Handsome looks and a punchy V6 make this a compelling luxury package; the price helps, too.
There is nothing illusionary, however, about how many Mercedes C-Class models we see on the road on a daily basis. I could be driving a Subaru, a Honda, a DeLorean DMC-12 or a Rolls-Royce Phantom II and I’d still see at least 10 of these on any given drive.
The C-Class is one of Mercedes’ best sellers; there are many trim choices over two body styles (sedan and coupe) and it means you can get a three-pointed-star on your hood for less than 40 grand.
Our car undercuts that 40-grand benchmark, but just by a bit, mind you, at $39,990 before option packages. That’s over five grand less than the same model cost at base in 2012.
That “300” suffix means our tester was fitted with a 3.5 litre V6 that puts out 248 horsepower and 251 pound-feet of torque. Even with the added weight of the 4MATIC all-wheel-drive system, the C300 is not an especially heavy car and that power can really be felt no matter where you are on the rev band (peak hp does come at 6,500 r.p.m., if you’re interested)-–the lack of any kind of forced-induction helps here.
100 kilometers-an-hour comes at around seven seconds, and because of the engine’s reach, you’ll be at none-too-legal speed quickly if you don’t watch very closely.
Having said that, there is a driver-selectable “ECO” mode that deadens throttle input a little and asks the seven speed 7G-TRONIC PLUS automatic transmission to hold on to ratios that much longer. It really does make a tangible difference, too, as the throttle pedal definitely gains a more wooden feel when in this mode. Also included with this feature is an auto start/stop function, whereby the engine management system can sense if you’re in stop-and-go traffic and automatically shut the engine off accordingly.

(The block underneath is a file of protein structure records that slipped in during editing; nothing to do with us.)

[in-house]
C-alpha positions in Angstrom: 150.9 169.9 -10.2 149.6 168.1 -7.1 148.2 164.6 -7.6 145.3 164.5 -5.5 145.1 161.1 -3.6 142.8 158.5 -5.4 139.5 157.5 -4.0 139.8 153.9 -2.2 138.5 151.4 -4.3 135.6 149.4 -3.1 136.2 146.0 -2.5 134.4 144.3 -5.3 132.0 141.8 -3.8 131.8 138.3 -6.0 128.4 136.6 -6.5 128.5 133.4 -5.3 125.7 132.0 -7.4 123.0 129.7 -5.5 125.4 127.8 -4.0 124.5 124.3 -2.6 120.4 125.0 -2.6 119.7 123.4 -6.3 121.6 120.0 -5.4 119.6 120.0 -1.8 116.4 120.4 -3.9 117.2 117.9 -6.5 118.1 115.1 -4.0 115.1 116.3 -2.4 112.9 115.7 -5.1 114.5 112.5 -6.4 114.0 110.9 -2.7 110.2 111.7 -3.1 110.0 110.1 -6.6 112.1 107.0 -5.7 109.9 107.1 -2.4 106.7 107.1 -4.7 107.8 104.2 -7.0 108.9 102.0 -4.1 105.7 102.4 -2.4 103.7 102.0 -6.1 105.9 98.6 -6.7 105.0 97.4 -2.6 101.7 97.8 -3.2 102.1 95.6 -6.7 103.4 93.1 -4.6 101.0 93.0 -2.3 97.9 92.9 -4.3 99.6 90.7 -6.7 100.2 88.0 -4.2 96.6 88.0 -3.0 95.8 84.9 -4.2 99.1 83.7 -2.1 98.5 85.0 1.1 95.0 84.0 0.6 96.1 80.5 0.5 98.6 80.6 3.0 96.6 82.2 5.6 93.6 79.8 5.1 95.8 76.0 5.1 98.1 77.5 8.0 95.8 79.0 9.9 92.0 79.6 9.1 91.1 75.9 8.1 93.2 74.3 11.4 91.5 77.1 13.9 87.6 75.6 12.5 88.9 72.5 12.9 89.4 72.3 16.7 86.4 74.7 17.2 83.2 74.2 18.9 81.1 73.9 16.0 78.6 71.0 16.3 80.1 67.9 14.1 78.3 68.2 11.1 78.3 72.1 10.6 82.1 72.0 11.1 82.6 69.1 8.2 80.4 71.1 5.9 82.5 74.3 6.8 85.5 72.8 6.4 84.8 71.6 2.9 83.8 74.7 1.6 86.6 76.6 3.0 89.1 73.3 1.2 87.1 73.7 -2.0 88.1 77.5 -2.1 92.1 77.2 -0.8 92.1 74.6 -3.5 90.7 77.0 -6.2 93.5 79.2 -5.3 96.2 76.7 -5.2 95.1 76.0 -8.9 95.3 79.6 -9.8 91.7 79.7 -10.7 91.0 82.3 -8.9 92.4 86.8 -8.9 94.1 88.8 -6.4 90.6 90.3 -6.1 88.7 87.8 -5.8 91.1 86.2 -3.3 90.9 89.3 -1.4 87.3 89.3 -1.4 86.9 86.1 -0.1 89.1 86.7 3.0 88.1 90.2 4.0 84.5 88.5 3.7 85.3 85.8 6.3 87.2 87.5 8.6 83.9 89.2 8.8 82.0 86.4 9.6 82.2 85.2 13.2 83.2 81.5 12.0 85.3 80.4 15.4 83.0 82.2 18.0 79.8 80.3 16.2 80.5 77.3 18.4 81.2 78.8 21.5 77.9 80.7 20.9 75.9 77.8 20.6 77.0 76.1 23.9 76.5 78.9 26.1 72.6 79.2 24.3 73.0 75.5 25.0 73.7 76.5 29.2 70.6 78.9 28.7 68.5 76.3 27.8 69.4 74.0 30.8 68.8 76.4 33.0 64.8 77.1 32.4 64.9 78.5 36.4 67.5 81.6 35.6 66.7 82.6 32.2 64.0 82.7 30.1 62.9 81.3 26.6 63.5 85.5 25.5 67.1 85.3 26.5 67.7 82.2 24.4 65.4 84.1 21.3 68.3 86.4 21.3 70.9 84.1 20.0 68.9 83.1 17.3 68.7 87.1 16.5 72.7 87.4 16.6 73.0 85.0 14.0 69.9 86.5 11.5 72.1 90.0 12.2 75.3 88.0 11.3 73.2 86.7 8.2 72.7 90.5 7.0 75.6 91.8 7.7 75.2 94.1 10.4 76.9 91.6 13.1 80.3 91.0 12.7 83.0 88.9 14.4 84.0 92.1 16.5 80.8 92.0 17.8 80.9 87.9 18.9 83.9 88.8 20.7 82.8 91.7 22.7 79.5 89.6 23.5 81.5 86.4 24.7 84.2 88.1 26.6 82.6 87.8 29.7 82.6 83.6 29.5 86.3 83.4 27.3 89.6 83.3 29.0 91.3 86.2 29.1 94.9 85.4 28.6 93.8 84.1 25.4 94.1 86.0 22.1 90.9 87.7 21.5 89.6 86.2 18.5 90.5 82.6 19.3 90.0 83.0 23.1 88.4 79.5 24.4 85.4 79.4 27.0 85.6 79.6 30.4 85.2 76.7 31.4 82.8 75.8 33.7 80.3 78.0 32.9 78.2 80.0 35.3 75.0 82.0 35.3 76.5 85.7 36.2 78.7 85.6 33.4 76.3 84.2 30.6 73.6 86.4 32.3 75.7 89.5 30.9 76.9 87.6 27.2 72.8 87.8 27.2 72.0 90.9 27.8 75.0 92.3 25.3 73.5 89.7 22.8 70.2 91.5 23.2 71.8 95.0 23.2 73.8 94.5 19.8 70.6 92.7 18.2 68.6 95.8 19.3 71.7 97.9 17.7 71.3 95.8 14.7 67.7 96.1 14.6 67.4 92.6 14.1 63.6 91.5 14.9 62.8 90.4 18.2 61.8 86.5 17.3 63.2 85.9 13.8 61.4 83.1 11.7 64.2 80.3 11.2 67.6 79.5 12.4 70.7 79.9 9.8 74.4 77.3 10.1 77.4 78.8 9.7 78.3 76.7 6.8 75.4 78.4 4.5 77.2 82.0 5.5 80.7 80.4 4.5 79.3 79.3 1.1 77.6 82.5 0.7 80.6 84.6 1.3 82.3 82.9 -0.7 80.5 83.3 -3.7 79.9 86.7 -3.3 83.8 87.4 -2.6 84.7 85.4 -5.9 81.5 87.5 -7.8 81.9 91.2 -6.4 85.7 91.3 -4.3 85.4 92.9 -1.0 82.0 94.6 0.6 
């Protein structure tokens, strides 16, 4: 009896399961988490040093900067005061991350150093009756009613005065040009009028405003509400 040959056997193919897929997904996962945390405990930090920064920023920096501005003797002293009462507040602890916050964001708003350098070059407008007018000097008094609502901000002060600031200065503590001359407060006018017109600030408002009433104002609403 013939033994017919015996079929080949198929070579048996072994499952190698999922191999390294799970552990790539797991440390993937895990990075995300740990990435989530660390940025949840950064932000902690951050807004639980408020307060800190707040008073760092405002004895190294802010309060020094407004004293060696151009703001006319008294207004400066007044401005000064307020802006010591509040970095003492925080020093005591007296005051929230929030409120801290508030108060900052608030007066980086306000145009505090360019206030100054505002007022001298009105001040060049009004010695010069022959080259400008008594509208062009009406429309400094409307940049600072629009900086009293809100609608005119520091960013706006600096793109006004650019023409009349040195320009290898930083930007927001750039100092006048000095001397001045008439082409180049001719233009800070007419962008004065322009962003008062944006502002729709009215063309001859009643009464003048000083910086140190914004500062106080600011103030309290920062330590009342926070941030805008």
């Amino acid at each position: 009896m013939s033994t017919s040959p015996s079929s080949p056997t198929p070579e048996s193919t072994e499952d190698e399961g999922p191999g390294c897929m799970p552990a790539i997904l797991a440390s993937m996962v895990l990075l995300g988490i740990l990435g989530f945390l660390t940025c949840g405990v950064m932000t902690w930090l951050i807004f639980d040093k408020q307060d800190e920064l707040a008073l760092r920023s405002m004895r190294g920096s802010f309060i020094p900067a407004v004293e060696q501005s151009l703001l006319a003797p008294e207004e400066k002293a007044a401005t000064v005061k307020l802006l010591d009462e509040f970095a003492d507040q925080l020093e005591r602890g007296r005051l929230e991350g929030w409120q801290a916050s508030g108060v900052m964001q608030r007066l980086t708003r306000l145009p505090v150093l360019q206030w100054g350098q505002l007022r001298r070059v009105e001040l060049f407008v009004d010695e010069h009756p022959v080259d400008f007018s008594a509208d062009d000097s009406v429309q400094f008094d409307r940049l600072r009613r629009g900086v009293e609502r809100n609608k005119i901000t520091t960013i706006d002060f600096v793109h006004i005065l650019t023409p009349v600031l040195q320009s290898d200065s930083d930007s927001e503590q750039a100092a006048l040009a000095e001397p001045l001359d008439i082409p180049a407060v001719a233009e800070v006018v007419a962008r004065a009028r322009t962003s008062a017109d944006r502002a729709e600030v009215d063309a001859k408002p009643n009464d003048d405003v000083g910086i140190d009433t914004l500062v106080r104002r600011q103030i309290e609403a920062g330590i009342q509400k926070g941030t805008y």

As far as near-illegal forward progress goes when not in ECO mode, it doesn’t help that being a Mercedes, the C300 is such a smooth-riding car that maintains such low noise levels in the cabin—I was honestly surprised when I first heard the V6 after giving it some real poke—that you may have a hard time noticing how quickly the scenery is blurring; this is compact luxury at its best.
If more power is required, then there’s always the option of the C350, which gets you 302 hp and 273 ft.-lb. for an additional seven grand or so.
The three-link independent suspension up front is complimented by a multi-link set-up at the rear helps in this regard, but it’s the standard auto-adjusting Agility Control damping system that manages to keep things smooth without keeping them overly soft. It kind of plays into the nature of the C-Class, which is a little more athletic than it appears at first blush; after all, how can a car that sells this well across so may buying groups manage to adequately maintain its performance credentials? I mean, people that buy en masse like this just want good fuel efficiency and AWD-inspired confidence on wet roads, right?
Well, from a styling standpoint at least, I beg to differ.
This is an edgy, muscular and handsome-looking car that does well to move away from the previous-gen model, which had gotten very soft around the edges, as Mercedes was wont to do with a few models in the low-mid 2000s.